Now, in October 2021, MasterCard has made even bigger strides to get crypto into the hands of the people who use their network most. Maybe this is because they, too, have finally embraced crypto as the currency we will all use in the future. Or maybe this is to protect their own investments into the crypto world, meaning if they don’t at least try to put crypto into the people’s hands, then all their previous efforts are for naught and the original 2018 view was correct.

What about Visa’s stance on crypto?

The logical next question: but what about Visa? Visa has long accepted cryptocurrency. The network has supported crypto exchanges and wallets like Coinbase and Binance by at least allowing traders to transfer funds. But they’ve also allowed merchants to accept bitcoin as a valid payment method from consumers.

To complete the card network trifecta, American Express stated it won’t be supporting crypto anytime soon as it plans to keep focus on traditional credit cards and credit card processing. As solely an opinion, it makes more sense for Amex to take this stance because it’s more of a closed-loop service. It’s a card network but also a card issuer, so it doesn’t really connect to other institutions. In comparison, Visa and MasterCard rely on other financial institutions to dole out cards that use their respective networks, which also makes it easier to incorporate other fintech solutions like crypto holdings.

Will reward programs be affected?

Yes, loyalty programs are affected but in a good way. MasterCard and Bakkt have confirmed that customers will be able to earn, collect and spend loyalty rewards via cryptocurrency. Merchants will even be able to convert traditional loyalty points into bitcoin, if they so wish.

Credit cards often have some specific appeal to consumers in the form of rewards. Some home in on travel and flights, others use daily cash back, restaurant points, gas station rewards, clothing, and essentially everything. Nowadays, it’s common for consumers to compare cards and pick the one that has the best reward program for their habits. Allowing those rewards to convert as well as offer new types of rewards (say, if a customer uses crypto on their grocery purchase, they can earn an extra 2x points).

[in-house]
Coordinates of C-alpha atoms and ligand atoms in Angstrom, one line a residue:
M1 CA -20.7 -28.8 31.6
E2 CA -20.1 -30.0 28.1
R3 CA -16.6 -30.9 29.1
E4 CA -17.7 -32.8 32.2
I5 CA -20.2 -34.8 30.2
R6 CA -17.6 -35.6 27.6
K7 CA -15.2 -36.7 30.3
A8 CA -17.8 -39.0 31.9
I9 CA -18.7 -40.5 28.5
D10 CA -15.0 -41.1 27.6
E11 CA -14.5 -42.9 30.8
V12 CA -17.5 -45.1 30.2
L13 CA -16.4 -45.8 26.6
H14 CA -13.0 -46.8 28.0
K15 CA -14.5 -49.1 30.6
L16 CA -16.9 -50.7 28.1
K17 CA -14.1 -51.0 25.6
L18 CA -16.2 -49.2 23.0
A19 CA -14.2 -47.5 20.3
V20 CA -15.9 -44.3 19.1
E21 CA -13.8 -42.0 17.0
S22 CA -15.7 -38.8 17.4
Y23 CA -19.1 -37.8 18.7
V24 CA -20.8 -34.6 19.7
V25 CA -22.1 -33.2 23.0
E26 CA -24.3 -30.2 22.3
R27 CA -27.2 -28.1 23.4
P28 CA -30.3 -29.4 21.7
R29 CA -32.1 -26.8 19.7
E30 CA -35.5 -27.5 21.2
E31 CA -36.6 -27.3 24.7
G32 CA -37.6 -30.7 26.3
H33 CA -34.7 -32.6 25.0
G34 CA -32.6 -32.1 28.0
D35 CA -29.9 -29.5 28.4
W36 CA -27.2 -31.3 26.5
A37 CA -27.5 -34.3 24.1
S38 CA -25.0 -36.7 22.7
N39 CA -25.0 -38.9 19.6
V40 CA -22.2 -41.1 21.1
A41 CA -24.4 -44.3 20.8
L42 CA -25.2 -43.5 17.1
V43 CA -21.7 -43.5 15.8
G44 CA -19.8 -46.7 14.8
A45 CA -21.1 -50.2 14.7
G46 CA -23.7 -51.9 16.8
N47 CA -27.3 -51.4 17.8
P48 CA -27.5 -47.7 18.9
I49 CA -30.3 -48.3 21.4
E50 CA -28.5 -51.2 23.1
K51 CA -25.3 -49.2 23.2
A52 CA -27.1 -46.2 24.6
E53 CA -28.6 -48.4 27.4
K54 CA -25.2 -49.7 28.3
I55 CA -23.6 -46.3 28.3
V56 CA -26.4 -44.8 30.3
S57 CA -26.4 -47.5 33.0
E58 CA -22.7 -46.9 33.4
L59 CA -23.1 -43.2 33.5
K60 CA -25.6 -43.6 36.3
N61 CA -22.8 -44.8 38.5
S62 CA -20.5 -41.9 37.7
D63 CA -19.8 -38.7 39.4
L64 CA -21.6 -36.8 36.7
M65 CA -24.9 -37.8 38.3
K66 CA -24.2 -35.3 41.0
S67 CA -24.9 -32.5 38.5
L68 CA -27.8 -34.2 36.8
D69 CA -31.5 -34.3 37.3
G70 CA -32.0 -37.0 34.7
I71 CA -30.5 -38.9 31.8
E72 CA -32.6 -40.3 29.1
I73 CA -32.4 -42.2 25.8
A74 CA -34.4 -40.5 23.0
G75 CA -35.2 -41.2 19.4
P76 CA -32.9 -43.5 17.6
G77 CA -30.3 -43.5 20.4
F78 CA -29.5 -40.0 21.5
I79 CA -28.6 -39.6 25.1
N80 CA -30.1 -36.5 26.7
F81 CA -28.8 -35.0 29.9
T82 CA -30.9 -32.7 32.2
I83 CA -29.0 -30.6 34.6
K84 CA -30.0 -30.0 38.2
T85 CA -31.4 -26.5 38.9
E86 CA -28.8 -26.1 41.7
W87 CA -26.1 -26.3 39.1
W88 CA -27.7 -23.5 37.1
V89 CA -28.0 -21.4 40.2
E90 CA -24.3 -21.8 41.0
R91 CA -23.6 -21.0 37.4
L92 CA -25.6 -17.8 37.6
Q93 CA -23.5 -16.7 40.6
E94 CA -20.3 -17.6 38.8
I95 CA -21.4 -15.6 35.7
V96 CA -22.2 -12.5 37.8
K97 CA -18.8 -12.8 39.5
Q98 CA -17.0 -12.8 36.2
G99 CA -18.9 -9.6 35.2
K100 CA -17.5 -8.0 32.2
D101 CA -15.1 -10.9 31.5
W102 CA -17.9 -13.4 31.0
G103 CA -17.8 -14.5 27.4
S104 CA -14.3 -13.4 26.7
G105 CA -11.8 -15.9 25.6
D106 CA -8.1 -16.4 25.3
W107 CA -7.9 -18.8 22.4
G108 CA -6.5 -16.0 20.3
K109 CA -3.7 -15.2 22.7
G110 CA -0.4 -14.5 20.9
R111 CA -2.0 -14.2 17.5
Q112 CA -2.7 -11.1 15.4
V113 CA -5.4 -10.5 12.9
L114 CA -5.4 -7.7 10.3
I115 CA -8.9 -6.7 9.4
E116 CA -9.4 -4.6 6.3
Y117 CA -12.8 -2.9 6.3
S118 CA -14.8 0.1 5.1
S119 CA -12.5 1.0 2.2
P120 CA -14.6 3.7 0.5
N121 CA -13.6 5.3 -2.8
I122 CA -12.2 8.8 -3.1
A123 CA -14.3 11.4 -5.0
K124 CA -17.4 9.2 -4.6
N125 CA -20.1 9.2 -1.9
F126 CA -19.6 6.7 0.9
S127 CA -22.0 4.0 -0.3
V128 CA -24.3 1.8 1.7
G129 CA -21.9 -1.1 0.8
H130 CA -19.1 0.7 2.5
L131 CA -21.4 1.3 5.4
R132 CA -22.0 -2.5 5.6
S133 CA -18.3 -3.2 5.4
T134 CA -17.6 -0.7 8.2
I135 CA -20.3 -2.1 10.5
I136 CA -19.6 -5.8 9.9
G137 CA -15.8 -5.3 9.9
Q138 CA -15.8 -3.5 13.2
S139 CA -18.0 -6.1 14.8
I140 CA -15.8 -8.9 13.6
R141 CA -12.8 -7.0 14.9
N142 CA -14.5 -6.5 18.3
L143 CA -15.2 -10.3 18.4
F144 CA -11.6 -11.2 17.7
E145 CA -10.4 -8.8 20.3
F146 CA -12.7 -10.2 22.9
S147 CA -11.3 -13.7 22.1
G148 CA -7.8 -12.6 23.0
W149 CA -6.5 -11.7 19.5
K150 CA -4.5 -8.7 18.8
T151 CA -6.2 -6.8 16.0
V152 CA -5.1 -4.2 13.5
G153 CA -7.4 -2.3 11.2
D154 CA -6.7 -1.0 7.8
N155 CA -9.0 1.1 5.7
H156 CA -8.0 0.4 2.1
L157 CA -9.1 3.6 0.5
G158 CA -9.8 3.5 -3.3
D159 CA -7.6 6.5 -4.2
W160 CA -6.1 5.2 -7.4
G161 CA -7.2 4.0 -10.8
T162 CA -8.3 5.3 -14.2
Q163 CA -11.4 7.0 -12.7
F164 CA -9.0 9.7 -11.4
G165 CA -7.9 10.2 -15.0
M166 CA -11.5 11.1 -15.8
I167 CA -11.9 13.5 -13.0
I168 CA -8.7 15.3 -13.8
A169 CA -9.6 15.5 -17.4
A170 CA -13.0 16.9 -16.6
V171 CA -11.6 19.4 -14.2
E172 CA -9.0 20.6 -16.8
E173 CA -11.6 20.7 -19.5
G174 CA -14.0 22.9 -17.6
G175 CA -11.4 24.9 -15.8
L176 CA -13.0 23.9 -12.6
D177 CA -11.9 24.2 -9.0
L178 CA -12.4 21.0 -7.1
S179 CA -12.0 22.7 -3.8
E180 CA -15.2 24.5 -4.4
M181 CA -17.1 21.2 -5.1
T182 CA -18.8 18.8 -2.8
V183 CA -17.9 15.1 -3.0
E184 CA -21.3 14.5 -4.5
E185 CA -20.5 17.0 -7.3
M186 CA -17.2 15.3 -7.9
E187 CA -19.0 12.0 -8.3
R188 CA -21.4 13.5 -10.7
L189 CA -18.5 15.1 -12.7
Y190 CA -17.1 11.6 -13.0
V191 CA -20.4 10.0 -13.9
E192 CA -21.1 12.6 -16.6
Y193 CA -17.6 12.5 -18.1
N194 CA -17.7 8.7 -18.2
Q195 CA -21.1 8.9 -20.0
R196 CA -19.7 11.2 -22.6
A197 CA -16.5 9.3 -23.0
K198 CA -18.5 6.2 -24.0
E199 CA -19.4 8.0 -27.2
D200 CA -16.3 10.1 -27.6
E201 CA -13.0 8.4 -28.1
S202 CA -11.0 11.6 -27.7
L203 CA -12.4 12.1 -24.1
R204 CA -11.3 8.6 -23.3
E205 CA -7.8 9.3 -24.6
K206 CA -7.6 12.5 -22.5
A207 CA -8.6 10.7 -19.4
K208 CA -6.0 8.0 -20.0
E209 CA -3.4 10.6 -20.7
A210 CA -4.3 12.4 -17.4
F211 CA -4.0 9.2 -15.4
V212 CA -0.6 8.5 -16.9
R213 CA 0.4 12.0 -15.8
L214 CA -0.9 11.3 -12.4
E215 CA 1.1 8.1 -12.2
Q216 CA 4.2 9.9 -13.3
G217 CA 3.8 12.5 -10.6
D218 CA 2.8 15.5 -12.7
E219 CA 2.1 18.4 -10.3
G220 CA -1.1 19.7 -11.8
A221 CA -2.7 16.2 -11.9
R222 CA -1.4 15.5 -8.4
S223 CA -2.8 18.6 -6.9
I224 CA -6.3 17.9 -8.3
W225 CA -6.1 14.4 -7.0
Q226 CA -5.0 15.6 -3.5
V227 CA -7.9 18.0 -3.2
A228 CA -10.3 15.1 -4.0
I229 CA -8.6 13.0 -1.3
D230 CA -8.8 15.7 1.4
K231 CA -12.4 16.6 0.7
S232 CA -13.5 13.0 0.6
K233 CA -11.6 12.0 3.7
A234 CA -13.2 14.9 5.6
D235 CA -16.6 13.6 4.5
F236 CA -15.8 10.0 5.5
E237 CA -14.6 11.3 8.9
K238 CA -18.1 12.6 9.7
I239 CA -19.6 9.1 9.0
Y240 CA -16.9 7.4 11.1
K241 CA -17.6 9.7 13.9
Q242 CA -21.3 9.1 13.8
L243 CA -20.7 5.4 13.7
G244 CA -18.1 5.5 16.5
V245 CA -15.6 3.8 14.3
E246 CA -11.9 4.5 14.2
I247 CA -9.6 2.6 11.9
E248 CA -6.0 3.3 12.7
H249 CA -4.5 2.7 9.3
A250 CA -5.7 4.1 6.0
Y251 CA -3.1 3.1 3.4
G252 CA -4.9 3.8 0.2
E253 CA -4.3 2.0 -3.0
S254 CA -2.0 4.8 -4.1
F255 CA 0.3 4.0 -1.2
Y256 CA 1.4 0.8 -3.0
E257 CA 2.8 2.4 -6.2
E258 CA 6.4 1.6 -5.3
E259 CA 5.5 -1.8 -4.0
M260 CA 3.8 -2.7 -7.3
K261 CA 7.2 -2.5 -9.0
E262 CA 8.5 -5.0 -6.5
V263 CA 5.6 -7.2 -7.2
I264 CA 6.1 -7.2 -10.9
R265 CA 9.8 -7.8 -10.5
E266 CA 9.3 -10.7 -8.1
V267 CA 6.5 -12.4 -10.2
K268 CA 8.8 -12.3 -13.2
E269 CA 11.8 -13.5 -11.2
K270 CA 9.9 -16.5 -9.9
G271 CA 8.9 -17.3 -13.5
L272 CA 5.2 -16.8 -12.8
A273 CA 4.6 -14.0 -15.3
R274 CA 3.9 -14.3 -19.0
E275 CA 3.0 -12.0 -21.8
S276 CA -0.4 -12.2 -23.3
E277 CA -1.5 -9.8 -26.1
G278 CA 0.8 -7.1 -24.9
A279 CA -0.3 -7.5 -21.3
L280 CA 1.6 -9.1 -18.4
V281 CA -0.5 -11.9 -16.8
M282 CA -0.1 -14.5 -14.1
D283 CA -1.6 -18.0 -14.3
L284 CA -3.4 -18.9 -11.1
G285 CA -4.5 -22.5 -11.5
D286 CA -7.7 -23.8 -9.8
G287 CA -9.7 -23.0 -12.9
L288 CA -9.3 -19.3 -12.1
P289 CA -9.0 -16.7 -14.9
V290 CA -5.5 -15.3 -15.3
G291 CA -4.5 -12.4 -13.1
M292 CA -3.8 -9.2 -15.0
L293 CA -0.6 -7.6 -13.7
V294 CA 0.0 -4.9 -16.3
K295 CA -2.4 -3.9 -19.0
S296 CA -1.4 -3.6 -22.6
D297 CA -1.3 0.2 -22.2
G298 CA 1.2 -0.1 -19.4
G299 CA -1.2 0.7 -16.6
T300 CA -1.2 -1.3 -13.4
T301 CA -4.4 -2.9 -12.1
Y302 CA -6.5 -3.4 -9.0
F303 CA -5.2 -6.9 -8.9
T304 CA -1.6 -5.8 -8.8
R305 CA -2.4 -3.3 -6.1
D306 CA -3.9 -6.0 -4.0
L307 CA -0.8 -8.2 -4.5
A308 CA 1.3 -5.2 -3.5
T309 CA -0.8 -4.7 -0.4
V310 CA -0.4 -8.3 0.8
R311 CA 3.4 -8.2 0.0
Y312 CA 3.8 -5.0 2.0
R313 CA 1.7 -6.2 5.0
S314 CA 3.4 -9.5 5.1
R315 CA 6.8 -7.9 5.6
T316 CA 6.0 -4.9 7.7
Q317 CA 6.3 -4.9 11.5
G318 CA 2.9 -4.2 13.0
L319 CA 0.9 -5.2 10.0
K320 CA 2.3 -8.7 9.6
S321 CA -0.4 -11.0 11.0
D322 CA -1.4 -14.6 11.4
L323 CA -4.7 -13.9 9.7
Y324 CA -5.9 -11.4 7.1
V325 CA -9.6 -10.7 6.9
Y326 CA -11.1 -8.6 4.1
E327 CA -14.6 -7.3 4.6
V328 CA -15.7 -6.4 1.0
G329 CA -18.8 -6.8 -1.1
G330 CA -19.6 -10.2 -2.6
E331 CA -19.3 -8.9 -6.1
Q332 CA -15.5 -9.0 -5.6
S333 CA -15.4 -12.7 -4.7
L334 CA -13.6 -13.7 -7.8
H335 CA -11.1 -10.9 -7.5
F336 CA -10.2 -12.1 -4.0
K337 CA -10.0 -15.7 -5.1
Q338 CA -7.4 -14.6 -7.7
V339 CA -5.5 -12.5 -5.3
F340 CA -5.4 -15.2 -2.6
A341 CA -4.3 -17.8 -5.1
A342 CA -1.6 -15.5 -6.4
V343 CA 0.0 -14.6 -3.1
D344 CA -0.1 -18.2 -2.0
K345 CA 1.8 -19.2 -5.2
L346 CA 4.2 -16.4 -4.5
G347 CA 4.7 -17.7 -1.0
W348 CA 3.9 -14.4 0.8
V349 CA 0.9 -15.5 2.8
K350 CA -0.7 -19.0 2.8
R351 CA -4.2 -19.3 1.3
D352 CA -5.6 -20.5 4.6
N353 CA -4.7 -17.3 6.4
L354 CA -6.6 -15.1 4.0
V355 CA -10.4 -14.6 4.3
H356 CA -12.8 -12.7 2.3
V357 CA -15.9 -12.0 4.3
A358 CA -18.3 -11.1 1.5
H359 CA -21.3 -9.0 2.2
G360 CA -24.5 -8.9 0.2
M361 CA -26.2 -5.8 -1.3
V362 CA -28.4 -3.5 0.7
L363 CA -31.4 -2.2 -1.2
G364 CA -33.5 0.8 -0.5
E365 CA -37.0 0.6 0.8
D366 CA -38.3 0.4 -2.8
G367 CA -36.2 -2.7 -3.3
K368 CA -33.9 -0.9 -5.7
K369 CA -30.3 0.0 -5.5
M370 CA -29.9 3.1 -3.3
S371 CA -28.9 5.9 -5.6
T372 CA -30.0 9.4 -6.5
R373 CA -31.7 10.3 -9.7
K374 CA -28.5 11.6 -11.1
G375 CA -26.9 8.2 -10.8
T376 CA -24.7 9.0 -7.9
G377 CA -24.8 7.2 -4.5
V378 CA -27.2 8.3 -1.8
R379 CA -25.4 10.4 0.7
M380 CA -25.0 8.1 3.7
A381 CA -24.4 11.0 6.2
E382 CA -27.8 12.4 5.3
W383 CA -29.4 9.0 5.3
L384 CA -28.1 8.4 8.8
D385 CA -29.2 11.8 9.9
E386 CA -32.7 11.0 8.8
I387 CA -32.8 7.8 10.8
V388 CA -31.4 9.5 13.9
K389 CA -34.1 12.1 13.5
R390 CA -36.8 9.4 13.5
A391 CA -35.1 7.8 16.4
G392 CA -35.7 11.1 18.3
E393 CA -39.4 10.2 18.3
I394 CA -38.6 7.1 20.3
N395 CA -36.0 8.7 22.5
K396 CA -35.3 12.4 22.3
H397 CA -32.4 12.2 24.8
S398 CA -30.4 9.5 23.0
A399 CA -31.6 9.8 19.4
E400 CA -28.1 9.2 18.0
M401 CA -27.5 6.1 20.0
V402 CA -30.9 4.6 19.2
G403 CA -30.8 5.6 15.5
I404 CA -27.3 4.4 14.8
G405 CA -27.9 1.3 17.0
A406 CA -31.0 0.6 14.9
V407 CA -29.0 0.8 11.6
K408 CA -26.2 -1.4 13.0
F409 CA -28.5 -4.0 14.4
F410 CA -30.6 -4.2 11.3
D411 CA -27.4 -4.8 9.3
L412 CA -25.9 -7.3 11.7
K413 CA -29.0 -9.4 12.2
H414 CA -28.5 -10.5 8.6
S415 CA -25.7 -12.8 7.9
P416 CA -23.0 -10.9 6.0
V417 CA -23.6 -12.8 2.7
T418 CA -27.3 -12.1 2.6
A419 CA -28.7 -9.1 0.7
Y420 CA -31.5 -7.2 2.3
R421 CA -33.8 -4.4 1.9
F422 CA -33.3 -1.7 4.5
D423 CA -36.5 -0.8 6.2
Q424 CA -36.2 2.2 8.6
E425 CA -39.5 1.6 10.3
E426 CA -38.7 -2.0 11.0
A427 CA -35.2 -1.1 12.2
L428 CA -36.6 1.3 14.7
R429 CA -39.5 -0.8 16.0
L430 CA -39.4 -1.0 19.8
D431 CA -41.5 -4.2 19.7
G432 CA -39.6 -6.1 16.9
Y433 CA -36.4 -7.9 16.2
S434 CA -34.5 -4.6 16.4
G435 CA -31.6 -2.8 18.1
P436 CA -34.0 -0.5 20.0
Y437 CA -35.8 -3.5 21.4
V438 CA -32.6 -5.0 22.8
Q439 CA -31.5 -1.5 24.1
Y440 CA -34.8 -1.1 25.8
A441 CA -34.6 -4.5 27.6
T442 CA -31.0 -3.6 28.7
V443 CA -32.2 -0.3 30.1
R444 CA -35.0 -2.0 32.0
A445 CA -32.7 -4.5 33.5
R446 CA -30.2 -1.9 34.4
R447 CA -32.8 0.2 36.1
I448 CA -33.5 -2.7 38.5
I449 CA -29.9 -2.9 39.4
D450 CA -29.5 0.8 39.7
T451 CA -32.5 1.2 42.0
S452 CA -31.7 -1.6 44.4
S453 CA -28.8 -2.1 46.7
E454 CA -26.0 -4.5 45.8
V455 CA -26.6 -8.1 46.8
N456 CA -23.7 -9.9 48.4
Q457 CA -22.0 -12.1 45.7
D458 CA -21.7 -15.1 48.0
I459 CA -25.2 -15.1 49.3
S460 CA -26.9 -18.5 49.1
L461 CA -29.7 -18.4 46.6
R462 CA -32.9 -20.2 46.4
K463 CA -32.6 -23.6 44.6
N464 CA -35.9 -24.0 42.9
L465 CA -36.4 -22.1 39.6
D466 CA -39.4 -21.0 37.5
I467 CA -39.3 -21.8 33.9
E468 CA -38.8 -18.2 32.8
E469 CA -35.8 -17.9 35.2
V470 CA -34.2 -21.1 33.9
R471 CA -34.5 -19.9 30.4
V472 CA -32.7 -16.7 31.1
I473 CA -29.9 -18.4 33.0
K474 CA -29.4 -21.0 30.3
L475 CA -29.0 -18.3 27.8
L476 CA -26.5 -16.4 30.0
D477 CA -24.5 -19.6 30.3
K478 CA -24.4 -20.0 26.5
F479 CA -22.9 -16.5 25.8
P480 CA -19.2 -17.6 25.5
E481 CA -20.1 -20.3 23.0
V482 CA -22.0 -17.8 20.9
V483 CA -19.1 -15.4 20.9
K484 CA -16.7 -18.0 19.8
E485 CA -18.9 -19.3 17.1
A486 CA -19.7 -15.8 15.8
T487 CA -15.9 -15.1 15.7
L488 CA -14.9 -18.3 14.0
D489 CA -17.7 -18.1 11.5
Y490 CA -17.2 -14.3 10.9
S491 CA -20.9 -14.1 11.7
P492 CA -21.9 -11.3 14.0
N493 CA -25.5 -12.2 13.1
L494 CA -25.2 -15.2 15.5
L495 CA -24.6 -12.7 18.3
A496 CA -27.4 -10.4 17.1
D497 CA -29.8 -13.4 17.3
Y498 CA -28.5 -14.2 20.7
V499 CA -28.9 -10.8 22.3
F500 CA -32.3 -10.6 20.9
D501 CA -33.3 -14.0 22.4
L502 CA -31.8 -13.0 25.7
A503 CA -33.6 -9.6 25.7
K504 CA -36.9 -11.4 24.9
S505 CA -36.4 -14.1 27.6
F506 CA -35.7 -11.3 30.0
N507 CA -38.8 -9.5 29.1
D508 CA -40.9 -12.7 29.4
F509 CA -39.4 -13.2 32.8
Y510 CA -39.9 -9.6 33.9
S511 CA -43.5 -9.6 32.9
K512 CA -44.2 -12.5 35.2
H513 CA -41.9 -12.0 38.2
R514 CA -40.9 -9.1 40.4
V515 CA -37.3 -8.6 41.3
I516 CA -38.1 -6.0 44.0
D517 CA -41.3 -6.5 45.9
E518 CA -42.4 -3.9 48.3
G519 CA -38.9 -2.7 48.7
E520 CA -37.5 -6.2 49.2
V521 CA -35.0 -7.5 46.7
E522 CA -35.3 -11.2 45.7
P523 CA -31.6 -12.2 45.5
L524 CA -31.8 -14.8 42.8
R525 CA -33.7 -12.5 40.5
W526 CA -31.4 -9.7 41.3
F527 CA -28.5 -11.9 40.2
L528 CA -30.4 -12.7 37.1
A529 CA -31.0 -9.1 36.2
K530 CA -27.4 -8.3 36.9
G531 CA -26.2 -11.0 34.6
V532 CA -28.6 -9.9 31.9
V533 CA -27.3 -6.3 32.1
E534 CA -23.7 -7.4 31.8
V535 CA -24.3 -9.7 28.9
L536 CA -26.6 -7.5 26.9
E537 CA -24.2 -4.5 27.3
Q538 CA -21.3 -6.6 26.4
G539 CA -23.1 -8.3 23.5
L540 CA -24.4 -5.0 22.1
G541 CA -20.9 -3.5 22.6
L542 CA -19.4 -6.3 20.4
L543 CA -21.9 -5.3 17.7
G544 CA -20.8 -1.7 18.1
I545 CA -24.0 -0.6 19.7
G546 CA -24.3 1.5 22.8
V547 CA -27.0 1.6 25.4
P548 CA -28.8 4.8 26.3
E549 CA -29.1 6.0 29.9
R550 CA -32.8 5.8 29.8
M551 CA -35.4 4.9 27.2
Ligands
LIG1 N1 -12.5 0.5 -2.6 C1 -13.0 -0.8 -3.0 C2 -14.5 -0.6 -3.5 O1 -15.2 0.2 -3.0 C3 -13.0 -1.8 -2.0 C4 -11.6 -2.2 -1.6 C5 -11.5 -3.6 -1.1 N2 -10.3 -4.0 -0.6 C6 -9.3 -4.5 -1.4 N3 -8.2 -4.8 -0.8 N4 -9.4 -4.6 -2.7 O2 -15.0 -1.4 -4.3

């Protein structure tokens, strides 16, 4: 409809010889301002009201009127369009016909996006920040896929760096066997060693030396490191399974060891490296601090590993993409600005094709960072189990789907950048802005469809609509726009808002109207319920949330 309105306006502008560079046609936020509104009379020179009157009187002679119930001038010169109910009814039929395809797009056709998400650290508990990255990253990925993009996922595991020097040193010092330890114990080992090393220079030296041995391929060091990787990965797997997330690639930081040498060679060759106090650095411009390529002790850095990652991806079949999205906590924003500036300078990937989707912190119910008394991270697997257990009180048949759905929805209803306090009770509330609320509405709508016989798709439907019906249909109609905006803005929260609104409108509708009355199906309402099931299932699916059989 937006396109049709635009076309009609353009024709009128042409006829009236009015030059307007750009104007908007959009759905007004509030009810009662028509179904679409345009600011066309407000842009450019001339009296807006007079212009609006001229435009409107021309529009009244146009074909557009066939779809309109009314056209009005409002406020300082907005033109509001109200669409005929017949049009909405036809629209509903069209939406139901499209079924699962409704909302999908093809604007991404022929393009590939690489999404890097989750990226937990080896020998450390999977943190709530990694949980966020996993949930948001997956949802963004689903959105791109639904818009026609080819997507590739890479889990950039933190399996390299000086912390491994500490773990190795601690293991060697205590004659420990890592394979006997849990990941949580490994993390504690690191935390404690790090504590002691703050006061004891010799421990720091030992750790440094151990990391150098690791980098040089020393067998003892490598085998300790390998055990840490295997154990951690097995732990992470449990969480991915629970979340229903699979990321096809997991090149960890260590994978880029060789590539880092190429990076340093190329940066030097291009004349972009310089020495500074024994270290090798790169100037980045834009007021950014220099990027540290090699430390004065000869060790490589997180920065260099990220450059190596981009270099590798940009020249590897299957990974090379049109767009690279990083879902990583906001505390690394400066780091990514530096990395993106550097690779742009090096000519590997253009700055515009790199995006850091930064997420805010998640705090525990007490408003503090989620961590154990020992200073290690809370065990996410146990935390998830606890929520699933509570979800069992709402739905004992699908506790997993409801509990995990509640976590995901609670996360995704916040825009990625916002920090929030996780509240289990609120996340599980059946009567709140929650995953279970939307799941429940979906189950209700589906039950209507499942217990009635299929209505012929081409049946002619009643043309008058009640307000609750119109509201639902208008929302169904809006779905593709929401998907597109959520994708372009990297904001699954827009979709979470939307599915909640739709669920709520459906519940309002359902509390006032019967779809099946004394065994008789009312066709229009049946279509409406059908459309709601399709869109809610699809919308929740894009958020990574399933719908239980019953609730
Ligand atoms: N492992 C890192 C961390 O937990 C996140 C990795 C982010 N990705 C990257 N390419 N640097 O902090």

Payment Processing Looks Toward the Future of Consumerism

The crypto market valuation for 2021 $1.2 trillion, market capitalization reached an all-time high in May at $2.4 trillion, and adoption rates have soared by over 880% as of Q2 2021. However, the US ranks fairly low on the list of countries by adoption rate. Countries like South Korea and Brazil see adoption rates above 20% and that number will certainly grow in the coming years, especially as Visa and MasterCard fine tune their offerings.

Even if the US is lower down in the rankings, it’s still driving the crypto market. And MasterCard is a global network, meaning it needs to look at the bigger picture and the increasing demand. Younger consumers are heavily interested in the currency tech. Preparing the network for use makes it more readily available to anyone interested as well as increasing the implied security and understanding of it.

In fact, 75% of millennials would use crypto if they could understand it better. By allow banks to offer crypto wallets, it takes the idea of trading away from the currency, because many people associate Bitcoin only with trading. Now, consumers will be able to use crypto to make daily purchases while protecting their funds and avoiding things like international exchange fees.